Health

How to Tell When Your Sweaty Hands and Feet Are Actually a Problem

Keep going. Sweating is normal. Everybody sweats. Some people sweat more than others and at times that are not the best. Like when you’ve just been called into a meeting with your boss, and suddenly you’ve got sweaty hands so slick you can’t turn the doorknob. Or you go to shake a new colleague’s hand, only to realize your palm is dripping.

It is possible for sweat to be beneficial. The body uses sweat to cool itself and keep our body temperature in a healthy range—somewhere between 97 and 99 degrees, according to the U.S. National Library of Medicine. It’s also possible that sweating could help clear the body of toxins (though some experts disagree with this claim),1Keep bacteria in balance2Keep your skin hydrated.3But more research is needed on all points. In other words, we need sweat to keep us healthy, but excessive sweating—especially the kind that feels out of control or causes skin issues—might actually be a medical condition.

The name hyperhidrosis may be new to you, but if you have it, you know something’s up. Hyperhidrosis sufferers sweat a lot. “In some people, it may be as high as four to five times the normal level of sweat,” Marlyanne Pol-Rodriguez, MDDr., a dermatologist and expert in hyperhidrosis. Stanford Health CareSELF is told by a spokesperson that millions of people suffer from this condition. In fact, it’s estimated that 3% of the U.S. population sweats excessively, according to the American Academy of Dermatology (AAD).

Ahead we’ll explore what actually constitutes a sweaty hand problem, and tips on how to keep your palms and feet feeling fresh and dry.

How can you tell if your sweaty hands and feet are “normal” or overkill?

The sweat glands in the hands and feet are more dense than any other area of the body. It could be that your body’s biology is causing these areas to sweat more than other parts. There are many things that can cause sweat to increase, including anxiety, stress, heat, and exercise. Imagine you have to give a presentation at work, and you notice your hands are sweating—maybe the paper you’re holding gets damp. That’s within the realm of normal.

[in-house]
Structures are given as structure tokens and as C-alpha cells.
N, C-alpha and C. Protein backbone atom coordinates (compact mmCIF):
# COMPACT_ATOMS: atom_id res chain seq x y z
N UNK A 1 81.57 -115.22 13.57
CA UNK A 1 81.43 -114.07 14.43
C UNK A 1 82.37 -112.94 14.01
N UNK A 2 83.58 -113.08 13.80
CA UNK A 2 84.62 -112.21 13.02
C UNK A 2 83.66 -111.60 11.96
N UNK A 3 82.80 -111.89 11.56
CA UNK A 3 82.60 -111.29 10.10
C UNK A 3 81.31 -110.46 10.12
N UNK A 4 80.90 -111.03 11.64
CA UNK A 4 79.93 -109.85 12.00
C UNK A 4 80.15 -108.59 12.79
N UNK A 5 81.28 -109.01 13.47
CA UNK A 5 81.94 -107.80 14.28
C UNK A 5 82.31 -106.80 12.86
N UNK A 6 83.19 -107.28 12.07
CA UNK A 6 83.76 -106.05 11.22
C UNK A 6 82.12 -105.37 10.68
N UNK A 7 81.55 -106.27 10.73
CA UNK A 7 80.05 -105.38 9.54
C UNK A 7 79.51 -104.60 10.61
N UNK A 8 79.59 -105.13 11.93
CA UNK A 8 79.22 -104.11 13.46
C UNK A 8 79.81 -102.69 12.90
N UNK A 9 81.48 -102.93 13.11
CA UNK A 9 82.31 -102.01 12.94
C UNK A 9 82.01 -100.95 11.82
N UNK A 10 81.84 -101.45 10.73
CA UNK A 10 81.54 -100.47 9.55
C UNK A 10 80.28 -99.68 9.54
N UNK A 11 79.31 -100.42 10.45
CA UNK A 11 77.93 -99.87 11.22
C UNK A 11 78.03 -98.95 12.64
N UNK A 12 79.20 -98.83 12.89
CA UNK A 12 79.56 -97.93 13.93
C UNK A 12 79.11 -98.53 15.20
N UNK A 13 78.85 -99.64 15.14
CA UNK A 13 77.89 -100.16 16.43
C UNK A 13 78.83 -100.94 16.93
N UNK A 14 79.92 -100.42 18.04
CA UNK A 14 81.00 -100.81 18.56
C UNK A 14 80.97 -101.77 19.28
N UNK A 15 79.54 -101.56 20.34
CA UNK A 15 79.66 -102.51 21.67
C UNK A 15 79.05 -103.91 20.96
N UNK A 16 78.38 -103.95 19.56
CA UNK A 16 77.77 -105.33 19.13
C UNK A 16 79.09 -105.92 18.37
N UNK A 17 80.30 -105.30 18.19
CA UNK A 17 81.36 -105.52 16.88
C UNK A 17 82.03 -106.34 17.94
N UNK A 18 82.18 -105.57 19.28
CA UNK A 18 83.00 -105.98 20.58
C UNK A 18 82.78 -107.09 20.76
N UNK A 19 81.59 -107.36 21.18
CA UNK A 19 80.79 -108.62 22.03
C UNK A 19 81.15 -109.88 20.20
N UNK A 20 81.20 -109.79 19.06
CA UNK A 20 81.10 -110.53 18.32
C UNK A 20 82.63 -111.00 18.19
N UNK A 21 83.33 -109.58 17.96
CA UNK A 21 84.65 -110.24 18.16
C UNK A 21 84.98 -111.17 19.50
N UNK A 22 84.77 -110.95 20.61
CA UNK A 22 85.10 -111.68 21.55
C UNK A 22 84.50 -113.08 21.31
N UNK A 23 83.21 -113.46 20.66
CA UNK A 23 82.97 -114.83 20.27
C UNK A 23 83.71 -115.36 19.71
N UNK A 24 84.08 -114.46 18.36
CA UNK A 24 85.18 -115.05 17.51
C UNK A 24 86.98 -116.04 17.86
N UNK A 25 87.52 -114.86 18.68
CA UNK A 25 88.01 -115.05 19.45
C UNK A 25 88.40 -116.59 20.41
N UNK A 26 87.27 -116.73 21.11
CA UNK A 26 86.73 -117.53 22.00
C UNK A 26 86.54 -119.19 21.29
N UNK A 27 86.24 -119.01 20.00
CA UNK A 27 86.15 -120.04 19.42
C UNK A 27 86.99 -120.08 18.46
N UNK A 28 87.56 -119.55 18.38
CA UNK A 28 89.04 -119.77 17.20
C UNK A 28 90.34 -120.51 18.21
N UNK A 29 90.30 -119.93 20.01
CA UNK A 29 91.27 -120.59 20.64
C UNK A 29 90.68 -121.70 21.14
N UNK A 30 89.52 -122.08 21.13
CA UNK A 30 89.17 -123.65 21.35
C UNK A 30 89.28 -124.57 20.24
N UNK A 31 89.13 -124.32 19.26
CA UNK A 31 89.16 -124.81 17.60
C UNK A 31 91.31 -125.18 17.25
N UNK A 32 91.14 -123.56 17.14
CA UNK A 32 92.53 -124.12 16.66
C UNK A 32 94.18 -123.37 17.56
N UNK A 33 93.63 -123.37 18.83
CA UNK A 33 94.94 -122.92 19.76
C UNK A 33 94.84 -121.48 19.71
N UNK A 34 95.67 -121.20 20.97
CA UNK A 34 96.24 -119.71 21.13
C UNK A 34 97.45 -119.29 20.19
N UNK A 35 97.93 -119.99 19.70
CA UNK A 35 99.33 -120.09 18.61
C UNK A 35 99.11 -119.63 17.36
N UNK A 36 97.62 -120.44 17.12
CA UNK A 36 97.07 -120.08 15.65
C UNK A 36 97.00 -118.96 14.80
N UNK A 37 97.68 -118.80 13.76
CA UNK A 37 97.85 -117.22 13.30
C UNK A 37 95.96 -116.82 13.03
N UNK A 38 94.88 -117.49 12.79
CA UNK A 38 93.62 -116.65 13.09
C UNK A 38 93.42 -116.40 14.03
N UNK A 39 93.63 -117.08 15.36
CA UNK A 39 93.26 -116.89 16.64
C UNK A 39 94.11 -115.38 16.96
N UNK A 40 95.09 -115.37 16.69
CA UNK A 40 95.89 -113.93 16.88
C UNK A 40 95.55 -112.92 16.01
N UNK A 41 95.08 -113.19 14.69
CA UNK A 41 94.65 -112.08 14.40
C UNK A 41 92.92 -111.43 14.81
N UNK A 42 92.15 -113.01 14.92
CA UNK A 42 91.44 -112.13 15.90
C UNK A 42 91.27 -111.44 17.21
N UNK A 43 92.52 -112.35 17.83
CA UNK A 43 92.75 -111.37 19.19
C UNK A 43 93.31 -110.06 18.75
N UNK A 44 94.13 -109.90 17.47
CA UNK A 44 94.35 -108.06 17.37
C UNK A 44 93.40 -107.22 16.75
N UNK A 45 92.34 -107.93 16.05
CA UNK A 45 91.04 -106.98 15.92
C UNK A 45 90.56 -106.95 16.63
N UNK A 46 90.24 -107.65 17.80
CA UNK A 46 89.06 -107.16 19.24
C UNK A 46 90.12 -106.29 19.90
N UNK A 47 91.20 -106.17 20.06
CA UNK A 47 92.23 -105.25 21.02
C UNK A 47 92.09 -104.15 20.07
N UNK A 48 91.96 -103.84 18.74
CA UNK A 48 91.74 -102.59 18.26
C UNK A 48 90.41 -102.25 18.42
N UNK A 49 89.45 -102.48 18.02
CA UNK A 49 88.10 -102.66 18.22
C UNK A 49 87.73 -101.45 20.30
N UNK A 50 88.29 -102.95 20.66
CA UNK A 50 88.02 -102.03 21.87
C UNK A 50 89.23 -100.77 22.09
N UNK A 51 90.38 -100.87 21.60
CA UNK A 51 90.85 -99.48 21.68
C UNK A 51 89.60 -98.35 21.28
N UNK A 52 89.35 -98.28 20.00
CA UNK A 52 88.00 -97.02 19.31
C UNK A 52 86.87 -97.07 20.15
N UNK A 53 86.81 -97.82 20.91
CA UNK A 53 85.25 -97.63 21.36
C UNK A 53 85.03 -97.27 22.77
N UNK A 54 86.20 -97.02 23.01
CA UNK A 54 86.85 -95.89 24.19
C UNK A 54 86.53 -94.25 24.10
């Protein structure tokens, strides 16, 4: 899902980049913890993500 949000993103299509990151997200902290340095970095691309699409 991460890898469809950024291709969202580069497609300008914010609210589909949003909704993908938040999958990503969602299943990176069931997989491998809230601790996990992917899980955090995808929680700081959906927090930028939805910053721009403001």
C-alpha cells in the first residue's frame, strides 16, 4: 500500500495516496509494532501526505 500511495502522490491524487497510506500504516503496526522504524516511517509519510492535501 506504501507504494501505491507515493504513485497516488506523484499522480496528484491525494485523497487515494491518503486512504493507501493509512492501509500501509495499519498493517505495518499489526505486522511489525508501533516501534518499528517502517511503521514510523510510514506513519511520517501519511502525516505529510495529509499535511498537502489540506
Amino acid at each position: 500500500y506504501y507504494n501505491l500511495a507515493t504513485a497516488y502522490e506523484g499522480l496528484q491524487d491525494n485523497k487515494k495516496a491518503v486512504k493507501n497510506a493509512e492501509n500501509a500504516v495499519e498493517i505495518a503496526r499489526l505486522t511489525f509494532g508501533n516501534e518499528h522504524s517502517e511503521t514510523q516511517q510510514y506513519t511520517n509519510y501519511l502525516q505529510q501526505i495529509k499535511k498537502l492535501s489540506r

There’s not a super firm line about when sweaty hands go from an annoyance to a condition. The two biggest factors are how often you sweat and how it affects your daily life. “The simplest definition of hyperhidrosis is excessive sweating that is beyond what would be expected from whatever the trigger of the sweating is,” Dr. Pol-Rodriguez explains. Basically, for someone with hyperhidrosis, the same triggers—stress, heat, exercise—cause a whole lot More sweat.

Imagine losing your grip on a steering column while driving, or sliding across a tile flooring barefoot. The sweating with hyperhidrosis is severe enough that it “impairs your normal activities,” S. Max Vale, MD, a dermatologist at UW MedicineTell SELF. That could mean that sweat is visible even when you’re not exerting yourself—something a doctor will be checking for. The skin may feel softer or more peeled due to the excess moisture. Frequent issues with skin infections like athlete’s foot can even become a problem.

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What causes sweaty hands or feet?

For some people, the cause of excess sweatiness is a health condition—like menopause or diabetes—or it could even be the side effect of a medication. That’s called secondary hyperhidrosis. (Worth noting: Some people believe that high blood pressure can cause sweating, but that’s a myth, according to the American Heart Association. High blood pressure rarely causes symptoms. 

Primary hyperhidrosis is a condition that affects many people. There is no known cause. We know that the problem is not with the sweat glands. They’re not bigger or more plentiful; rather, something is causing them to be hyperactive, Joyce Fox, MD, a clinical dermatology professor at the University of Southern CaliforniaAttainment and practitioner Cedars-SinaiSELF is told by.

Source: Slef

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